There’s no denying Scotland’s rugged beauty and mystical Celtic charm. There’s also a lot about the place that’s baffling to outsiders. What do men wear under their kilts? Who thought bagpipes were a good idea? Do I even want to know what’s in this haggis? These 10 mysteries are even weirder, and even the natives haven’t been able to figure them out.
10. The Death Of Annie Borjesson
On December 4, 2005, the body of Annie Borjesson, a 30-year-old Swedish woman, was discovered on the shore of Prestwick, on the west coast of Scotland. Police quickly ruled it a suicide by drowning, but Annie’s family wasn’t convinced, and they uncovered some odd things when they looked into it.
When Annie’s body arrived back in Sweden, the undertakers there claimed she had several bruises that she seemed to have incurred while she was still alive. The autopsy in Scotland hadn’t recorded these bruises. There were other marks on her body, too, which official reports had concluded to be the result of collisions with debris in the sea. What most concerned the family, though, were the unanswered questions about Annie’s last day.
Annie lived in Edinburgh, but on December 3, she traveled 129 kilometers (80 mi) to Prestwick Airport for unknown reasons. She tried to withdraw cash using her credit card twice, first £100, then £50. Both times, she didn’t have enough funds in her account to complete the transaction. She proceeded to the airport, where her image was captured on video surveillance in the late afternoon.
Time stamps from the airport’s security footage show that she moved the length of the terminal in 55 seconds. Independent investigators determined that this should take over a minute and a half at normal walking speed and concluded that she must have been running. In total, she spent less than five minutes at the airport. According to a friend who had seen the footage, she appeared to be walking around looking “annoyed and angry.” She then began walking toward Prestwick itself. She wasn’t familiar with the town, which was about a mile away from the airport. A witness later claimed to have seen a figure standing on the beach near the sea, but the figure was too far away to identify.
When Annie’s family began their investigation, they hit a wall of secrecy. Scottish authorities refused to release tissue samples that could help clarify the cause of death. When the family accessed Annie’s email account, they found that all of her emails had been deleted. A friend named Maria Jansson discovered that Annie’s phone company had failed to register any of the calls she had made to Annie during 2005, and the phone company refused to discuss it with her.
Maria began to frequently receive silent phone calls. Family members had problems with their email accounts. Police claimed that there were no records of any calls to or from Annie during her last three days, even though several people remembered talking to her. It later came to light that Annie’s hair had been cut after her death and thrown away.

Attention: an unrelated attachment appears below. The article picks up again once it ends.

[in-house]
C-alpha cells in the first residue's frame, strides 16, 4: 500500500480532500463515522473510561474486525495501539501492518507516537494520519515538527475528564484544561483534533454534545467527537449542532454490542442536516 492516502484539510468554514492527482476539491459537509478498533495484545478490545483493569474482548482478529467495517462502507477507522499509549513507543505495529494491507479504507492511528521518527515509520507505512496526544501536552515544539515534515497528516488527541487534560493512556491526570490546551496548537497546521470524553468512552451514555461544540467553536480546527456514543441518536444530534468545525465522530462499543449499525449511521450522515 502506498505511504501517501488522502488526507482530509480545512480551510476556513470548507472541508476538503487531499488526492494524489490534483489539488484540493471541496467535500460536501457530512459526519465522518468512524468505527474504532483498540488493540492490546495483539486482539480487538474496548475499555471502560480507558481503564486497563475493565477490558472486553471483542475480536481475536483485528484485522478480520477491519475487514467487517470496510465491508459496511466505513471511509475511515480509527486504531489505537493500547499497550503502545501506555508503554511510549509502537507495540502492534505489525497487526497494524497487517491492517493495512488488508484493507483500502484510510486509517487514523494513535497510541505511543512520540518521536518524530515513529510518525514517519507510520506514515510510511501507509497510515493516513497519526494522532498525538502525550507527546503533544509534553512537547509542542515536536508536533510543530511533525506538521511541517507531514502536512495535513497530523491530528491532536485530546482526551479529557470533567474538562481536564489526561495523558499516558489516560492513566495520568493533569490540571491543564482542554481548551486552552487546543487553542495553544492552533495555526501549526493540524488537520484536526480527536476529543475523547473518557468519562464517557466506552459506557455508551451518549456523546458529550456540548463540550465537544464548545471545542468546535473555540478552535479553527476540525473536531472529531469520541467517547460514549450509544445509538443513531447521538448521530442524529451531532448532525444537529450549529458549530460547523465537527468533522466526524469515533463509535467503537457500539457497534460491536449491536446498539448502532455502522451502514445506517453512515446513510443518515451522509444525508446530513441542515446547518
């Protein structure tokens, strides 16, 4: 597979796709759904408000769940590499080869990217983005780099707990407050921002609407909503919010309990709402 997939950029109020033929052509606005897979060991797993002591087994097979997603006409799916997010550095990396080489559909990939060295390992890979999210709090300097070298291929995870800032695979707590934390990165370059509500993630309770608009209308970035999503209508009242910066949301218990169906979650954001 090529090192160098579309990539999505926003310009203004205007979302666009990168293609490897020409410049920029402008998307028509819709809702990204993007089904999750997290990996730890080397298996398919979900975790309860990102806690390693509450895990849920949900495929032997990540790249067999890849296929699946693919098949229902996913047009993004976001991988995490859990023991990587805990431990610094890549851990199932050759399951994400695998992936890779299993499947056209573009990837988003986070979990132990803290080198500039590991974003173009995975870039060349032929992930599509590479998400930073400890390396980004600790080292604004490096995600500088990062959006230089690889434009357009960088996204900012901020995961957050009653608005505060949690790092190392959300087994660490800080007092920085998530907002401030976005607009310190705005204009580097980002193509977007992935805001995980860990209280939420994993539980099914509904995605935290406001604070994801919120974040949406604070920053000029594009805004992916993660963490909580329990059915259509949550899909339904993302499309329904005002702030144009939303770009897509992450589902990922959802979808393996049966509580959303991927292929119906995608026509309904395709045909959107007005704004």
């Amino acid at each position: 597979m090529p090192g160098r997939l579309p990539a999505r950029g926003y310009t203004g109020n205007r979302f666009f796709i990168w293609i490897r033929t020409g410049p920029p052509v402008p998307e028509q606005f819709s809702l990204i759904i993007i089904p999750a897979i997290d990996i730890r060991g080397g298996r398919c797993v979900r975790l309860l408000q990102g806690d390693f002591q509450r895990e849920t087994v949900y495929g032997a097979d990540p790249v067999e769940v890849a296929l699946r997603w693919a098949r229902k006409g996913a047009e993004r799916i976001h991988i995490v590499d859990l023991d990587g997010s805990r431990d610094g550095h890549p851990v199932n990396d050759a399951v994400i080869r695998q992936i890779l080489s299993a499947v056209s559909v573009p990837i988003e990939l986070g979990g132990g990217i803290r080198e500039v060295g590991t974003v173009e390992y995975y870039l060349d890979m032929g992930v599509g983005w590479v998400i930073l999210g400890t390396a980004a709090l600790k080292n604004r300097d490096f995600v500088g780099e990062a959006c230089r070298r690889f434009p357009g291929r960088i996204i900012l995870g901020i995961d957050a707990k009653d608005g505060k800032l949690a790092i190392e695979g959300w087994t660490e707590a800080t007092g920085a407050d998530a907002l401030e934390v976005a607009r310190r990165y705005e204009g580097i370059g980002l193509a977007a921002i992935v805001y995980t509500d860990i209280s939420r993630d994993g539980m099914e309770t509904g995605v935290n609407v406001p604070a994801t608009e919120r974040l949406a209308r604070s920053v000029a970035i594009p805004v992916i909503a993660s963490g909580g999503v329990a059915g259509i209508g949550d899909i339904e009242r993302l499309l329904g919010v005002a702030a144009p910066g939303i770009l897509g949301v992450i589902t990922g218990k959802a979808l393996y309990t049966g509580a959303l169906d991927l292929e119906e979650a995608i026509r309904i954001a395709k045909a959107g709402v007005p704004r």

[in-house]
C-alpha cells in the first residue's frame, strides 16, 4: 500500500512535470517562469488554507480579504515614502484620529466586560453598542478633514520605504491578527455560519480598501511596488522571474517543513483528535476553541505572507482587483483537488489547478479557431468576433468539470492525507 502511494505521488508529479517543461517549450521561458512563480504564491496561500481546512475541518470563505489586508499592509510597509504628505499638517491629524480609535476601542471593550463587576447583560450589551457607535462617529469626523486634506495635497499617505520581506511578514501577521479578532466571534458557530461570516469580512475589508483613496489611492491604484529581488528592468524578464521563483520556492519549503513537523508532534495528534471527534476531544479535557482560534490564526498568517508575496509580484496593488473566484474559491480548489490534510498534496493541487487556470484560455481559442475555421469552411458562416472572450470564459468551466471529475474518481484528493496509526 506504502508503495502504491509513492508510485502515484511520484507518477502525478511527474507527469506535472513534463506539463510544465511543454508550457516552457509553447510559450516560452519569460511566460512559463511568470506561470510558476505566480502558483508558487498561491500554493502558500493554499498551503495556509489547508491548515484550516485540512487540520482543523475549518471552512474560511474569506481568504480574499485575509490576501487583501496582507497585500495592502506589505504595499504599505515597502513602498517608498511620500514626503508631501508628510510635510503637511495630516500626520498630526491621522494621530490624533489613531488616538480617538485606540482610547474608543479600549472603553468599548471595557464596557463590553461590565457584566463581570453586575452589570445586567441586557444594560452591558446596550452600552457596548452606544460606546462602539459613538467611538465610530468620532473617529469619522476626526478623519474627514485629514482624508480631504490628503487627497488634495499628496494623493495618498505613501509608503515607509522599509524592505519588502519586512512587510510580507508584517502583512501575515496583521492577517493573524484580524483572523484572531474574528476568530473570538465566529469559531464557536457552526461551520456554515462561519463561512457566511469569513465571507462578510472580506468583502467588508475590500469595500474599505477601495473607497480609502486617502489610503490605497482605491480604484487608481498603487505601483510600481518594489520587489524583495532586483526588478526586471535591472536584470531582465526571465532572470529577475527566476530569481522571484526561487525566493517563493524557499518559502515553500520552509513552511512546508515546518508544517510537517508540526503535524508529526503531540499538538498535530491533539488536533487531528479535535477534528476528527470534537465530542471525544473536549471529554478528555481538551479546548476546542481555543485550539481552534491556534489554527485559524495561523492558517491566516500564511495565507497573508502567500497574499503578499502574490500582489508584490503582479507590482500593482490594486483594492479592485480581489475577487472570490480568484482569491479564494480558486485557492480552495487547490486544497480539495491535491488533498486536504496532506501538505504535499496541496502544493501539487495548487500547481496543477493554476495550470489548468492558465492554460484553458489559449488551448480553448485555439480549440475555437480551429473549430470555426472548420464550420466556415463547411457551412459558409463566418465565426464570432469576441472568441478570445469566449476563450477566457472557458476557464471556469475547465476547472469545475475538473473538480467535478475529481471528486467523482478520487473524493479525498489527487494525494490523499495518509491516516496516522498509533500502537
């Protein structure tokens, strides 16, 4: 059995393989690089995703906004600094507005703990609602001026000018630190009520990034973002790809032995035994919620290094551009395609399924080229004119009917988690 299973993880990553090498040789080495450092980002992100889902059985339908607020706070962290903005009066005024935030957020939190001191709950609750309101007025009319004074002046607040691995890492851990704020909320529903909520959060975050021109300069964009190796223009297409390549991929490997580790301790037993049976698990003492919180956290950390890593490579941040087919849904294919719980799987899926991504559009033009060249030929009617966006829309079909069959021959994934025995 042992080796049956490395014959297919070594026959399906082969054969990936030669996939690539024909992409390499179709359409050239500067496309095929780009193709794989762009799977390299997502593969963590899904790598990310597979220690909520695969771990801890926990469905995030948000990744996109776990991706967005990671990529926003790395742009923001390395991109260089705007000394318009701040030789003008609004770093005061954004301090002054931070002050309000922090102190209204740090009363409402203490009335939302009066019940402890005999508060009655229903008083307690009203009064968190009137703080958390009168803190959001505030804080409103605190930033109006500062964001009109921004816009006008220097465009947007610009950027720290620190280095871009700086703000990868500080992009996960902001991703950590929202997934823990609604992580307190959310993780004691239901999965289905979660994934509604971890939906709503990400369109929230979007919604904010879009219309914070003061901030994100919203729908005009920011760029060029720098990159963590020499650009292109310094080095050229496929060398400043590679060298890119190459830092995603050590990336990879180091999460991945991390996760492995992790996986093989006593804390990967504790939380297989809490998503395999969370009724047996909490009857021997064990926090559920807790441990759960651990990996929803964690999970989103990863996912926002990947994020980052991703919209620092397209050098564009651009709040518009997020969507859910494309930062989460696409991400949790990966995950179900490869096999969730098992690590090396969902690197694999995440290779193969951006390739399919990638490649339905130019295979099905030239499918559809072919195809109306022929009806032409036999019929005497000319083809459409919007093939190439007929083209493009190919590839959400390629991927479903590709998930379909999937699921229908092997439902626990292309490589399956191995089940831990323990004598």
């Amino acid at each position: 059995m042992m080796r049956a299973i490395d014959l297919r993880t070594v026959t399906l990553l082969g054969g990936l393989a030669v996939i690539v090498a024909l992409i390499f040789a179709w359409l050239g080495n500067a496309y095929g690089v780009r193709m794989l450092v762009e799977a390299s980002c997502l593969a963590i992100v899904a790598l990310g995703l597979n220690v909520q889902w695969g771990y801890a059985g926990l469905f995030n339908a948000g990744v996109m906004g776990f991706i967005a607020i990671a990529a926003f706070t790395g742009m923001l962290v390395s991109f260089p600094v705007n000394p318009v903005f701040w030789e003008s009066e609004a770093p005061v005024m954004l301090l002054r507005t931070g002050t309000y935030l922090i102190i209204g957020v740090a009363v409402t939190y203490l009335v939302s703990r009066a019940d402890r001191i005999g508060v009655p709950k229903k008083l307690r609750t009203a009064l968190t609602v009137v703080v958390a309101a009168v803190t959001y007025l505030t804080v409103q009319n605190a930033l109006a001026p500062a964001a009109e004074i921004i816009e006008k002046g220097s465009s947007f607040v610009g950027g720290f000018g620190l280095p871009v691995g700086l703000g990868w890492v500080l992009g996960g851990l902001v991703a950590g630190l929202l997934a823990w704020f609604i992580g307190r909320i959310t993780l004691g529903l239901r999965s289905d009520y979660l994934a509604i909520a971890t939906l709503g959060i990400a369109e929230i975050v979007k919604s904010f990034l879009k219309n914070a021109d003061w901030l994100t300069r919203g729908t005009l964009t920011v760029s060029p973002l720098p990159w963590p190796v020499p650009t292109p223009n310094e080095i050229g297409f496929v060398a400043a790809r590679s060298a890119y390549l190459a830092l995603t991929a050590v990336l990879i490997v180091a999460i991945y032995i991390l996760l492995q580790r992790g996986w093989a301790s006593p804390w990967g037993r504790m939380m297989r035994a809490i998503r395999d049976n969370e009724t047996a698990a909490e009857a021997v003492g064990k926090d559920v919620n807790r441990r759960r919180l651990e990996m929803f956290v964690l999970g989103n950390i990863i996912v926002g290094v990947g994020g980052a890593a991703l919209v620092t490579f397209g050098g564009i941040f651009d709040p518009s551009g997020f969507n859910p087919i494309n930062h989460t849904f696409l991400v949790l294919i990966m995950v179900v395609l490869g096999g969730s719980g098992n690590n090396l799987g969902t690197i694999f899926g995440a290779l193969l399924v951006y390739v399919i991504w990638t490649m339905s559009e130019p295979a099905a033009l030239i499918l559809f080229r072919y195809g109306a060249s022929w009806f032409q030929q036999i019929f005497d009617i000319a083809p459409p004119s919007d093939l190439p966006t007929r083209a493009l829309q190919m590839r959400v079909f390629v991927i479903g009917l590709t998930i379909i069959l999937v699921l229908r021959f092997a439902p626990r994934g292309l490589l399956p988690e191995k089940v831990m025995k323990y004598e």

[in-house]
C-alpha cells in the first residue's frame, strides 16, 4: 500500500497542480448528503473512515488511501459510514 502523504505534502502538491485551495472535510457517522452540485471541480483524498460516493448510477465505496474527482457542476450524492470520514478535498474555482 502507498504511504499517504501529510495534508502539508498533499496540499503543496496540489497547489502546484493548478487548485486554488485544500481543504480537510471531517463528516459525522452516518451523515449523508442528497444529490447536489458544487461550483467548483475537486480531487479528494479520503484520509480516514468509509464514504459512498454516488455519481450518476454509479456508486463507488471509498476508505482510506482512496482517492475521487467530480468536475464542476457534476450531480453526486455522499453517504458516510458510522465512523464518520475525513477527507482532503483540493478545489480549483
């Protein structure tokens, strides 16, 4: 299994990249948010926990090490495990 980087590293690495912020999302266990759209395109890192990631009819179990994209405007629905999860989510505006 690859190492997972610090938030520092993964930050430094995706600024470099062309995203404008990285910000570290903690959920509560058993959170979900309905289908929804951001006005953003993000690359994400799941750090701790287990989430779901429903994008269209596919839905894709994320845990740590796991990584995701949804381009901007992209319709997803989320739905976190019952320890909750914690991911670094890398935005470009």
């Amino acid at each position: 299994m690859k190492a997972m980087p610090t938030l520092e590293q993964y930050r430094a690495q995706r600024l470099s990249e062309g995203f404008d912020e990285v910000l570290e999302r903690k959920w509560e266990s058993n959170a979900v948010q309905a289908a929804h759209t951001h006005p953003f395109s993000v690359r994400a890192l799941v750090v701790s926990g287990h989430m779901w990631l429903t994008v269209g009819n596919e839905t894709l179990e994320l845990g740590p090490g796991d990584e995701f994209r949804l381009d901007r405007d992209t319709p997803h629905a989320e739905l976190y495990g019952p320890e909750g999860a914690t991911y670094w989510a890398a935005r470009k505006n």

Annie’s family continues to campaign for a full investigation. Her mother has met with the First Minister of Scotland, and a petition of 3,000 signatures was presented to the Scottish Parliament at the end of 2013. The family wants the police to investigate the possibility that Annie was killed during the missing 16 hours between the time she left the airport and when her body was found.
9. Who Hanged Mark Devlin?
In the 1830s, a ruthless gang of criminals who called themselves the Black Band dominated the city of Dundee. Since Dundee only had 14 police officers, it wasn’t difficult for the Band to indulge their penchant for robbery and rioting.
The law got a break in 1835, when they caught a Black Band member named Mark Devlin breaking into a property and decided to make an example of him. Devlin was tried and sentenced to death by hanging. That was a bit of a problem, though, because Dundee didn’t have a hangman. Hanging had been used by the English to execute supporters of Scottish rebels, so no one in Dundee wished to be associated with it.
They arranged for a hangman to travel from Edinburgh and made a makeshift platform on the side of a local Guild Hall. When the executioner didn’t show, officials scrambled to find a replacement. A man identified as local showman James Livingstone volunteered, and Devlin was sent to meet his maker. Livingstone’s reputation tumbled quickly as a result, which didn’t make him too happy, because Livingstone had actually been 24 kilometers (15 mi) away in the neighboring town of Forfar at the time. He had reliable witnesses who saw him there, and he was eventually able to persuade everyone that he wasn’t even present at Devlin’s hanging. But who did hang Mark Devlin? Nearly 180 years later, we don’t know and likely never will.
8. The Appin Murder
On May 14, 1752, Colin Roy Campbell of Glenure was shot near the Scottish town of Appin. Campbell was not a well-liked man, as he was a government agent in charge of local evictions. He was killed when he was on his way to evict members of the local Stewart clan, to be replaced with members of his own family. Ailean Stewart was the main suspect. He fled, but was tried and sentenced to death in his absence. His brother, James, was also sentenced to death as an accomplice, even though an alibi placed James nowhere near the shooting.